Leaders, look before you leap

Learning & Development Magazine

Make sure staff understand the logic of change before you take action, says Stephen Schneider

The spotlight is on corporate leaders as never before, while tenures in the top roles are becoming shorter, increasing the pressure on chief executives to quickly make their mark. The result is a tendency towards short-term thinking. In the rush to push up share prices and keep headlines in the City pages positive, are we losing sight of the real task of leadership?

At its simplest, the task of leaderhip is to move an organisation from A to B. There are four elements to this. First, a new CEO needs to understand the organisation’s history – how it arrived at point A. Second, the new CEO needs to identify what they want the company to look like in the future. The gap between these two points prescribes the journey on which the CEO will be taking the organisation and its people.

At this point, in the rush to make an immediate impact, new leaders often skip the third crucial element – the identification of developmental themes that need to be embedded in the organisation, to provide the compelling logic as to why people need to change. Instead, they rush into the fourth element, practical action, introducing a raft of initiatives that are excellent solutions to the wrong problem.

The story of a newly appointed chief executive at a major hotel chain illustrates the point. The CEO arrived as a newcomer to the business. For the first three months, he disappeared into the belly of the organisation on a quest to understand the company's core issues. The business was regarded as solid and dependable – but fuddy-duddy and reactive. It was stuck in its ways, with little ability to meet the challenges of a rapidly changing market.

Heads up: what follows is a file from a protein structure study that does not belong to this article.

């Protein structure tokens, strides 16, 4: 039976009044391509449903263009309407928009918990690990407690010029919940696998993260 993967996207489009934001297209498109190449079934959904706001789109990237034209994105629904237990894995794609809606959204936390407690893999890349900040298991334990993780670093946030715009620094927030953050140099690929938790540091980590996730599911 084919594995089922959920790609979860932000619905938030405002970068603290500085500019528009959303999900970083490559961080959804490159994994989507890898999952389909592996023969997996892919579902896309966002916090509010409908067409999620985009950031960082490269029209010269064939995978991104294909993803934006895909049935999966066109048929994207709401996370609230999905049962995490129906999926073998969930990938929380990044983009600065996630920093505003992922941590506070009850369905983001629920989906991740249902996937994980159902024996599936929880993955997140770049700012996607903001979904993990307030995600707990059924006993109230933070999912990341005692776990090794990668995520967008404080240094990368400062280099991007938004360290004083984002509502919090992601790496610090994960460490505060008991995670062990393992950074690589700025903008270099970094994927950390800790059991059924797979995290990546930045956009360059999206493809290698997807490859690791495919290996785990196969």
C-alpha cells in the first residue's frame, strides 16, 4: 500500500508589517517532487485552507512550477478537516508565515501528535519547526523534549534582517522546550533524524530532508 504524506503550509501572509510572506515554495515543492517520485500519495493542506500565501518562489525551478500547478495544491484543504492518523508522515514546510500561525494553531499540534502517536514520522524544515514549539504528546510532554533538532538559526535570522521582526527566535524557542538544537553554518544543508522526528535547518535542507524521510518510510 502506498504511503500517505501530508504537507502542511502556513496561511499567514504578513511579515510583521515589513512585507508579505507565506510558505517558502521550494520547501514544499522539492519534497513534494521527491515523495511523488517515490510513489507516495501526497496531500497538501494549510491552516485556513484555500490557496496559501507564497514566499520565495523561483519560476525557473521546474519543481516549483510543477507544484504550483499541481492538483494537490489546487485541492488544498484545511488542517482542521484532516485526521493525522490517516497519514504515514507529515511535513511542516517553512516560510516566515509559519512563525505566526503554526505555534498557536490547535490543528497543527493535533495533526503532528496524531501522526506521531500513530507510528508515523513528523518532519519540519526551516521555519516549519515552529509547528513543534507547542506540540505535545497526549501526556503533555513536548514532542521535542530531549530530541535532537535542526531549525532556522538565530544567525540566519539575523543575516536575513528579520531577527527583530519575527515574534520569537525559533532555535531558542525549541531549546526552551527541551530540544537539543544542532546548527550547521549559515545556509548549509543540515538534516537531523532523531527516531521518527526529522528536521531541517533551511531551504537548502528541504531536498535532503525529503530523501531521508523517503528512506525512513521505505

The issue was exacerbated by the fact that the company had a major problem retaining young talent. Although its three-year training programme attracted top talent at graduate level, within two years of completing the programme, the best talent left. Dynamic young people simply could not see opportunities for early career progression and took their chances elsewhere.

It was inevitably the weaker candidates who were left to rise up the ranks, and it was a generation of these less dynamic individuals that occupied the space in the management tier immediately beneath board level.

Our CEO realised that devolving authority away from the centre was the key to creating a more vibrant business. he would give able people genuine authority and reward them for the exercise of that authority.

Having considered the key developmental themes, he was ready to prescribe practical actions. One was the creation of a junior board. Six of the brightest graduates were given classic boardroom roles mirroring the main board. They were invited to reflect on some of the strategic issues challenging the main board and asked to come up with suggestions to move the situation forwad.

The influence of the junior board had visible, positive impacts. First it stemmed the flow of bright young talent out of the organisation. Second, the junior board's input changed the view of 'how things are done around here' and brought a new lease of life to the organisation.

For example, the junior board recommended that a cash budget be given to hotel floor managers to deal with some customer requirements without having to refer to a higher level of management. This meant, for example, that when a customer spilt soup over his suit, the floor manager could respond swiftly to the customer's need, simply taking the suit to a dry cleaners and sorting the problem within two hours.

So, the key difference that meant success for our hotel chain CEO was the time invested in identifying the real problems and making sure the solutions were designed to fit. In short, deep thinking about the business and the involvement of others made for solutions that worked.